In December 1979, in the midst of the Iran hostage crisis and Edward M. Kennedy's struggle to wrestle the Democratic presidential nomination from President Jimmy Carter, the Massachusetts senator dispatched former senator James Abourezk on a secret trip to Tehran to seek the release of the 52 American hostages there.

"I risked my life and my career," Abourezk said yesterday as he disclosed the unsuccessful mission, undertaken at a time when Kennedy's effort to reach the White House was suffering because of the hostage crisis.

The episode, which Kennedy confirmed through a spokesman, was disclosed by Abourezk in a letter chiding Joseph P. Kennedy II for returning Abourezk's $100 campaign contribution. Joe Kennedy is running for Congress in Massachusetts' 8th District.

A spokesman for Joe Kennedy, Edward Kennedy's nephew, said the contribution was sent back by an aide who believed it might be too controversial because Abourezk, who is of Lebanese descent, is chairman of the American-Arab Anti-Discrimination Committee, which takes a sympathetic view of the Palestine Liberation Organization.

Ironically, it was Abourezk's Arab background and ties to the Moslem community that led to his being asked to undertake the 1979 trip to Tehran by three associates of Edward Kennedy: then-Sen. John Culver (D-Iowa); Theodore Sorensen, an aide to John F. Kennedy; and Jan Kalicki, a foreign policy aide to Edward Kennedy.

At the time, Abourezk recalled yesterday in a telephone interview, Edward Kennedy's attempt to unseat Carter was in deep trouble, in part because the nation had rallied around the president in the early weeks of the hostage crisis. To make matters worse for Kennedy, he had been accused by Carter administration officials of endangering the hostages' lives by denouncing the shah of Iran.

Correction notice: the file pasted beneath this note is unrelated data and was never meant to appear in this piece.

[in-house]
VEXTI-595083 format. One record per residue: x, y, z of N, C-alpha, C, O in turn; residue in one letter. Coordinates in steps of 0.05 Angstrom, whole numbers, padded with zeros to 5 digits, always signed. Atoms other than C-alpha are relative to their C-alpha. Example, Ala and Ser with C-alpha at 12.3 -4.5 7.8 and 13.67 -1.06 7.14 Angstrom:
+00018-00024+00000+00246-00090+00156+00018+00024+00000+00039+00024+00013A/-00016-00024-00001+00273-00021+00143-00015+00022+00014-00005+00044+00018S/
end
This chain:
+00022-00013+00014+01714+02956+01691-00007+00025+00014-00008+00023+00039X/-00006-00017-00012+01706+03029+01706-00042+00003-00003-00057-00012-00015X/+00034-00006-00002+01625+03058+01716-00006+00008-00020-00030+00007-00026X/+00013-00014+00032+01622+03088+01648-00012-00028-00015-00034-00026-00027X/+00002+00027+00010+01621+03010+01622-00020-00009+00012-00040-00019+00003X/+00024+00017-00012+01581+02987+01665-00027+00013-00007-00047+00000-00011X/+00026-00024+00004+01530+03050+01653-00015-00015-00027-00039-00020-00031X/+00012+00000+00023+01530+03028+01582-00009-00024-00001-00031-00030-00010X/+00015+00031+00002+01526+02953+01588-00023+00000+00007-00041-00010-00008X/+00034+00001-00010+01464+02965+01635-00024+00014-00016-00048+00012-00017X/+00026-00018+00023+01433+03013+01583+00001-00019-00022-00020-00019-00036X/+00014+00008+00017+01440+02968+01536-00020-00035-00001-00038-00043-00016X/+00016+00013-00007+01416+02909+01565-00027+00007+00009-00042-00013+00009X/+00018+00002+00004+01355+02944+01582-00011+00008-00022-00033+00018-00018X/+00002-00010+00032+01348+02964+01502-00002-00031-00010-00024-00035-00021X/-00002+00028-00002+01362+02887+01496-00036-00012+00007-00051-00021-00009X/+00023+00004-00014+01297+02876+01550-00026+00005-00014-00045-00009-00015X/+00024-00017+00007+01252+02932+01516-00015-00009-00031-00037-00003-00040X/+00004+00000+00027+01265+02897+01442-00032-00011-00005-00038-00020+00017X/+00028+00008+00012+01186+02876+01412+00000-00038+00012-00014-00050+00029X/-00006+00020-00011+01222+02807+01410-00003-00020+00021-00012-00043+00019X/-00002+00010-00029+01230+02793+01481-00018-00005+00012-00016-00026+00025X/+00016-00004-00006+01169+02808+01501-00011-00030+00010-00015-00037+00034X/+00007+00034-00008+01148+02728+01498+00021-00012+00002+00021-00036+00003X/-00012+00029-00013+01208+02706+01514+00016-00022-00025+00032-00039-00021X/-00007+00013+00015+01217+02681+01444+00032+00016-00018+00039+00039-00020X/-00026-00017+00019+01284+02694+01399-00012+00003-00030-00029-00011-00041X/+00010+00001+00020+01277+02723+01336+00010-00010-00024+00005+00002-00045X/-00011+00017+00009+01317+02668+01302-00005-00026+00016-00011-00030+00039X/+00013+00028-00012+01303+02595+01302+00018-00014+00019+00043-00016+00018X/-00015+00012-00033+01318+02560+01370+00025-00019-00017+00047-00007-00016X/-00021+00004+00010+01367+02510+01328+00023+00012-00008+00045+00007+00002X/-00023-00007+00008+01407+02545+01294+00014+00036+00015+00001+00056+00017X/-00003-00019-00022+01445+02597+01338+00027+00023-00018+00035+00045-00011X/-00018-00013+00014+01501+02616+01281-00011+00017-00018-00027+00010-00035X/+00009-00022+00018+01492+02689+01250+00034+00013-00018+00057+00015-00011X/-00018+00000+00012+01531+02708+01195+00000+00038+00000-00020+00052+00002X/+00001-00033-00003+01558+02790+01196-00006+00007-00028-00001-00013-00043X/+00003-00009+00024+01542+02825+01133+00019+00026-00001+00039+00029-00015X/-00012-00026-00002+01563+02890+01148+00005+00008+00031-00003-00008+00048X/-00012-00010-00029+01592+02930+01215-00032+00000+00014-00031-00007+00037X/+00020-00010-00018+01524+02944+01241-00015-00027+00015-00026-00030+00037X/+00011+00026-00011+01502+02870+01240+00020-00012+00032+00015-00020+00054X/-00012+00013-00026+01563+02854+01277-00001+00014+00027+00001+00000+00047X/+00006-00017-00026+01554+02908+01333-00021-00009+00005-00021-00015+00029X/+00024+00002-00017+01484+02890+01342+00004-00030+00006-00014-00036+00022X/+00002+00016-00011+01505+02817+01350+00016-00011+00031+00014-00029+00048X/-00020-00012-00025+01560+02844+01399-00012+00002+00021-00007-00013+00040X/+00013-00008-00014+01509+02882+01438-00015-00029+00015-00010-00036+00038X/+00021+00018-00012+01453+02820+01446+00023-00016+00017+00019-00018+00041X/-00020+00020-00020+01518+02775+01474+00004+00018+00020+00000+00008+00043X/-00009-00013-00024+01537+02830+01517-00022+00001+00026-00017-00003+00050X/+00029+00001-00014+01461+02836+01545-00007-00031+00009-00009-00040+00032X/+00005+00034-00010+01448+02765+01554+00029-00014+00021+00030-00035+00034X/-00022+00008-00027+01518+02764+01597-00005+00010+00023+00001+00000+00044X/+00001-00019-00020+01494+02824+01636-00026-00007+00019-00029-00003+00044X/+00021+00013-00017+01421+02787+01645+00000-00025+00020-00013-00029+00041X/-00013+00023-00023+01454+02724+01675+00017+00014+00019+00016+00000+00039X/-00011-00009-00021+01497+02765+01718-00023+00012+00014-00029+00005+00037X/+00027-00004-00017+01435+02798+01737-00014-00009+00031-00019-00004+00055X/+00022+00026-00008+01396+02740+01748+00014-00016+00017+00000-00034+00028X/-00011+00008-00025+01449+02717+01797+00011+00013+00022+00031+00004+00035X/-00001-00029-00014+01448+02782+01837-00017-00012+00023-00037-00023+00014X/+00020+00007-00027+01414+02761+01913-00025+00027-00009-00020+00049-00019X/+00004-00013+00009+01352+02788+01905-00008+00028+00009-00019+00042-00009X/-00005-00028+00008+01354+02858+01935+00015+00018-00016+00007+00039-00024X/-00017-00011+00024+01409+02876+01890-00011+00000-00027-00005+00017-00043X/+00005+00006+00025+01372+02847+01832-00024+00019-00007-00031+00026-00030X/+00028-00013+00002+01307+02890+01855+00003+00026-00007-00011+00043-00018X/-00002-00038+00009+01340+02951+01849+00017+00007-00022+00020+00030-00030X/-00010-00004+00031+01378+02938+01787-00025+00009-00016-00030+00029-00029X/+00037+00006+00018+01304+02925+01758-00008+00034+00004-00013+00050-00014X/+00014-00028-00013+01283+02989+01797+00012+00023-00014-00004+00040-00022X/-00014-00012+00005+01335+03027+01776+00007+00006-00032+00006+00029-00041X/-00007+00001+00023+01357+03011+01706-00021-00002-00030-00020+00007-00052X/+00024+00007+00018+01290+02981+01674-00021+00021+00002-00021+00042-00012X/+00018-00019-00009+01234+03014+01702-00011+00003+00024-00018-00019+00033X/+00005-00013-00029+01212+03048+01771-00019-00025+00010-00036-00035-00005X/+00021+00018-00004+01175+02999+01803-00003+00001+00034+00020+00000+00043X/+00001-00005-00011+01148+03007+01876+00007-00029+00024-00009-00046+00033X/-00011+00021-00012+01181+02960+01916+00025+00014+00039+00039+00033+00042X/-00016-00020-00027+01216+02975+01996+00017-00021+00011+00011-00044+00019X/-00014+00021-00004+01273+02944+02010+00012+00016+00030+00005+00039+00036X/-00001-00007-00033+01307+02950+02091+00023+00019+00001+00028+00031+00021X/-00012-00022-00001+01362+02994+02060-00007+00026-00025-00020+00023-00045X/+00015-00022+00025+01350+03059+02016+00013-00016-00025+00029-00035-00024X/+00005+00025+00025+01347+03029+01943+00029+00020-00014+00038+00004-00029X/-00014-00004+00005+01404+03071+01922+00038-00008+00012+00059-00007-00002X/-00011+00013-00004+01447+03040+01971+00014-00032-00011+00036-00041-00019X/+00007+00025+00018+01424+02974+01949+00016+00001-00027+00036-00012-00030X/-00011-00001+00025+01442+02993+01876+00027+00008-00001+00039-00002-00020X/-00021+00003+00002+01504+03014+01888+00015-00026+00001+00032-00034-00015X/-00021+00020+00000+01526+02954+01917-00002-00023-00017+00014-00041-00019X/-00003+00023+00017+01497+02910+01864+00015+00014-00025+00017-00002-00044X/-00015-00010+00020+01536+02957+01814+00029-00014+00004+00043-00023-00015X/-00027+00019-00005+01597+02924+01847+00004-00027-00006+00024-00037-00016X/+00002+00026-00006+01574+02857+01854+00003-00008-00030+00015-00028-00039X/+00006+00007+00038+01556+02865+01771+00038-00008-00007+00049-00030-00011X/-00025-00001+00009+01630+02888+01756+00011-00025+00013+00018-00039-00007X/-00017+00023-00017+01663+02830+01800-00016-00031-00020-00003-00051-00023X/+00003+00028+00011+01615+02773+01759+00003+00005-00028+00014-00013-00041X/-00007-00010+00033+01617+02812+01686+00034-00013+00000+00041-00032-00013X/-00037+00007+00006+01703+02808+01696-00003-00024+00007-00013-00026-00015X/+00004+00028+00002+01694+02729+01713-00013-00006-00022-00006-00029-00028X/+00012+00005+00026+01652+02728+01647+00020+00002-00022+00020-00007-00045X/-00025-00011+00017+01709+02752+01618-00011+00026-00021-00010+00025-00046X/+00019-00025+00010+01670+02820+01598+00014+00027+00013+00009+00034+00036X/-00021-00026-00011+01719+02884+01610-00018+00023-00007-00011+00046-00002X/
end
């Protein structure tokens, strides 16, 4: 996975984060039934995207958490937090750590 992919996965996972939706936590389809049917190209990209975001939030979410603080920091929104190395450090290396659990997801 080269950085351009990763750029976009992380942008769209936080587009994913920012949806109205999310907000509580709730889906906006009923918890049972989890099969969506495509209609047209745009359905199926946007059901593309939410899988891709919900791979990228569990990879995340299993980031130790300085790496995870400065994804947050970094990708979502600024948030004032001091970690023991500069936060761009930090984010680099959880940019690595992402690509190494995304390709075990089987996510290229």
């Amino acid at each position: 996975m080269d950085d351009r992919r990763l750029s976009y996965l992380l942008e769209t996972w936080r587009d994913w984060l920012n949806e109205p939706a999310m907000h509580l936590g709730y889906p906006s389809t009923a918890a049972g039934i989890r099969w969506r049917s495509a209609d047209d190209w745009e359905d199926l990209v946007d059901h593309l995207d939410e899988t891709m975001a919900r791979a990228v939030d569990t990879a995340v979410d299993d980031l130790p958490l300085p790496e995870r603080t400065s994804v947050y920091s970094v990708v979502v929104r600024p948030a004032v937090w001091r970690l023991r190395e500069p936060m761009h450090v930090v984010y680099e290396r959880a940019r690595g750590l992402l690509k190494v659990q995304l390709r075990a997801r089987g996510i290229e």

"He had just finished making a statement about the shah being a jerk. Carter and his minions came down on him," said Abourezk, a Democrat who represented South Dakota in the Senate for one term, beginning in 1973.

Abourezk, who came to know Kennedy well through their work on the Judiciary Committee, said he did not ask to speak directly to Kennedy before going to Tehran. "It was better to give him an element of deniability," Abourezk said.

He said he spent "a few days" in Tehran, where he met with Iran's foreign minister, Sadegh Ghotbzadeh, who said, according to Abourezk: "We're going to have to try to release the prisoners . Kennedy is a good man."

Abourezk said the trip failed because Ayatolla Ruhollah Khomeini was not ready to release the Americans. The hostages were freed the day Carter left office -- Jan. 20, 1981.

An aide to Kennedy, James Wieghart, said the senator did not inform the White House of Abourezk's trip. In verifying Abourezk's account, Kennedy said he "had talked to a number of people and made a number of efforts" to gain the hostages' freedom, according to Wieghart.

In his letter to Joe Kennedy, released here yesterday, Abourezk wrote: "I think you know that I ran, and won, as a delegate for your father [the late senator Robert F. Kennedy] in 1968. I have supported your uncles each time they have sought national office, primarily because of their courage -- and that of your father's -- in facing tough and controversial issues."

In a statement from Boston, young Kennedy apologized for the return of Abourezk's $100 check and added: "In this instance I see a clear difference between Senator Abourezk's personal contribution and some of his political beliefs." He added that if Abourezk were willing to resubmit his contribution, "I'd be quite honored to accept.